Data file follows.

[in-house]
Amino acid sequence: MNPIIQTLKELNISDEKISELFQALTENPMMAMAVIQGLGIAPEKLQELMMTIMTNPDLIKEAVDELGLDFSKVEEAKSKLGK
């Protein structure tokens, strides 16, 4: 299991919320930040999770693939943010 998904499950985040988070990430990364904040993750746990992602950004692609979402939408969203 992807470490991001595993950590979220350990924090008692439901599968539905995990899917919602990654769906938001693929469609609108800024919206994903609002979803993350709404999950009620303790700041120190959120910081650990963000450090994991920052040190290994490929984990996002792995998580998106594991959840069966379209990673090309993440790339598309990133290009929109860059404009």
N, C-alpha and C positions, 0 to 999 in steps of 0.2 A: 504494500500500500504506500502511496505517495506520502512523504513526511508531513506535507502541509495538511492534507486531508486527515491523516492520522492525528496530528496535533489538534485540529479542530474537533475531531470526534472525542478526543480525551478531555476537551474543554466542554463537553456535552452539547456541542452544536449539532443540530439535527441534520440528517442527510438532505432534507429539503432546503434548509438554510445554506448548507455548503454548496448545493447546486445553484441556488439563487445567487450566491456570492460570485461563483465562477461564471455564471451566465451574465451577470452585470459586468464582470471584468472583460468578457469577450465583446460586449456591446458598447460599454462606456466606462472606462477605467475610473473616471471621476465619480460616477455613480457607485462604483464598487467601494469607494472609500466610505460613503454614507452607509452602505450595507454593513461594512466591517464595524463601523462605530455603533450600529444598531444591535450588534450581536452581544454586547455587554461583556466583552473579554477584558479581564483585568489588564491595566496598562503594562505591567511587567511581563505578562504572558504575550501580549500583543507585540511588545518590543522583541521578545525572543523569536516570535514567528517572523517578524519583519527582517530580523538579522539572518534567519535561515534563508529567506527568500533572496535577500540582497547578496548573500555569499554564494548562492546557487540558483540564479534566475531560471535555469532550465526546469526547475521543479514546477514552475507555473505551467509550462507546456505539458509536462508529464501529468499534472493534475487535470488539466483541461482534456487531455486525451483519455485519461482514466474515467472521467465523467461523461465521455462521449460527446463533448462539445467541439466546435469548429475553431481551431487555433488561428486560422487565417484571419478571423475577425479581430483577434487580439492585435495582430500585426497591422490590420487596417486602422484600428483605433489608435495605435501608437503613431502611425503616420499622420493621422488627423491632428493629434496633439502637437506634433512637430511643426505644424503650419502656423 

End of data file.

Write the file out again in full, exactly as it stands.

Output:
[in-house]
Amino acid sequence: MNPIIQTLKELNISDEKISELFQALTENPMMAMAVIQGLGIAPEKLQELMMTIMTNPDLIKEAVDELGLDFSKVEEAKSKLGK
């Protein structure tokens, strides 16, 4: 299991919320930040999770693939943010 998904499950985040988070990430990364904040993750746990992602950004692609979402939408969203 992807470490991001595993950590979220350990924090008692439901599968539905995990899917919602990654769906938001693929469609609108800024919206994903609002979803993350709404999950009620303790700041120190959120910081650990963000450090994991920052040190290994490929984990996002792995998580998106594991959840069966379209990673090309993440790339598309990133290009929109860059404009």
N, C-alpha and C positions, 0 to 999 in steps of 0.2 A: 504494500500500500504506500502511496505517495506520502512523504513526511508531513506535507502541509495538511492534507486531508486527515491523516492520522492525528496530528496535533489538534485540529479542530474537533475531531470526534472525542478526543480525551478531555476537551474543554466542554463537553456535552452539547456541542452544536449539532443540530439535527441534520440528517442527510438532505432534507429539503432546503434548509438554510445554506448548507455548503454548496448545493447546486445553484441556488439563487445567487450566491456570492460570485461563483465562477461564471455564471451566465451574465451577470452585470459586468464582470471584468472583460468578457469577450465583446460586449456591446458598447460599454462606456466606462472606462477605467475610473473616471471621476465619480460616477455613480457607485462604483464598487467601494469607494472609500466610505460613503454614507452607509452602505450595507454593513461594512466591517464595524463601523462605530455603533450600529444598531444591535450588534450581536452581544454586547455587554461583556466583552473579554477584558479581564483585568489588564491595566496598562503594562505591567511587567511581563505578562504572558504575550501580549500583543507585540511588545518590543522583541521578545525572543523569536516570535514567528517572523517578524519583519527582517530580523538579522539572518534567519535561515534563508529567506527568500533572496535577500540582497547578496548573500555569499554564494548562492546557487540558483540564479534566475531560471535555469532550465526546469526547475521543479514546477514552475507555473505551467509550462507546456505539458509536462508529464501529468499534472493534475487535470488539466483541461482534456487531455486525451483519455485519461482514466474515467472521467465523467461523461465521455462521449460527446463533448462539445467541439466546435469548429475553431481551431487555433488561428486560422487565417484571419478571423475577425479581430483577434487580439492585435495582430500585426497591422490590420487596417486602422484600428483605433489608435495605435501608437503613431502611425503616420499622420493621422488627423491632428493629434496633439502637437506634433512637430511643426505644424503650419502656423 